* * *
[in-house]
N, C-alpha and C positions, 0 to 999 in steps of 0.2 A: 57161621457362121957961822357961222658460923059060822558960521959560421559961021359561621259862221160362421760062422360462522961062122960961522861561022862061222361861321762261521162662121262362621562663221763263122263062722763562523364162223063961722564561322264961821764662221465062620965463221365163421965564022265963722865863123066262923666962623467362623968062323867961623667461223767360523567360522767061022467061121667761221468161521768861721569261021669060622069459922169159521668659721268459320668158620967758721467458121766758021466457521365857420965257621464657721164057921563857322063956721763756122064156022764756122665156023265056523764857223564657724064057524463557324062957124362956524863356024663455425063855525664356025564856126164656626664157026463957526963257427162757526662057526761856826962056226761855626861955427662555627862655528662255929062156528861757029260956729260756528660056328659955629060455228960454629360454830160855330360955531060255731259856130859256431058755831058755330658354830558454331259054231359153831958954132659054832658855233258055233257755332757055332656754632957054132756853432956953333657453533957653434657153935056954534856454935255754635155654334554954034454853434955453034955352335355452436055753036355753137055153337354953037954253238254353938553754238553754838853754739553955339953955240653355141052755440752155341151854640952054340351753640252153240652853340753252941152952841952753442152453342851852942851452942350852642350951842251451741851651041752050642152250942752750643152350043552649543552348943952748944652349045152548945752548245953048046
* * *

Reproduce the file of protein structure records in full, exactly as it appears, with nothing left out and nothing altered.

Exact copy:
[in-house]
N, C-alpha and C positions, 0 to 999 in steps of 0.2 A: 57161621457362121957961822357961222658460923059060822558960521959560421559961021359561621259862221160362421760062422360462522961062122960961522861561022862061222361861321762261521162662121262362621562663221763263122263062722763562523364162223063961722564561322264961821764662221465062620965463221365163421965564022265963722865863123066262923666962623467362623968062323867961623667461223767360523567360522767061022467061121667761221468161521768861721569261021669060622069459922169159521668659721268459320668158620967758721467458121766758021466457521365857420965257621464657721164057921563857322063956721763756122064156022764756122665156023265056523764857223564657724064057524463557324062957124362956524863356024663455425063855525664356025564856126164656626664157026463957526963257427162757526662057526761856826962056226761855626861955427662555627862655528662255929062156528861757029260956729260756528660056328659955629060455228960454629360454830160855330360955531060255731259856130859256431058755831058755330658354830558454331259054231359153831958954132659054832658855233258055233257755332757055332656754632957054132756853432956953333657453533957653434657153935056954534856454935255754635155654334554954034454853434955453034955352335355452436055753036355753137055153337354953037954253238254353938553754238553754838853754739553955339953955240653355141052755440752155341151854640952054340351753640252153240652853340753252941152952841952753442152453342851852942851452942350852642350951842251451741851651041752050642152250942752750643152350043552649543552348943952748944652349045152548945752548245953048046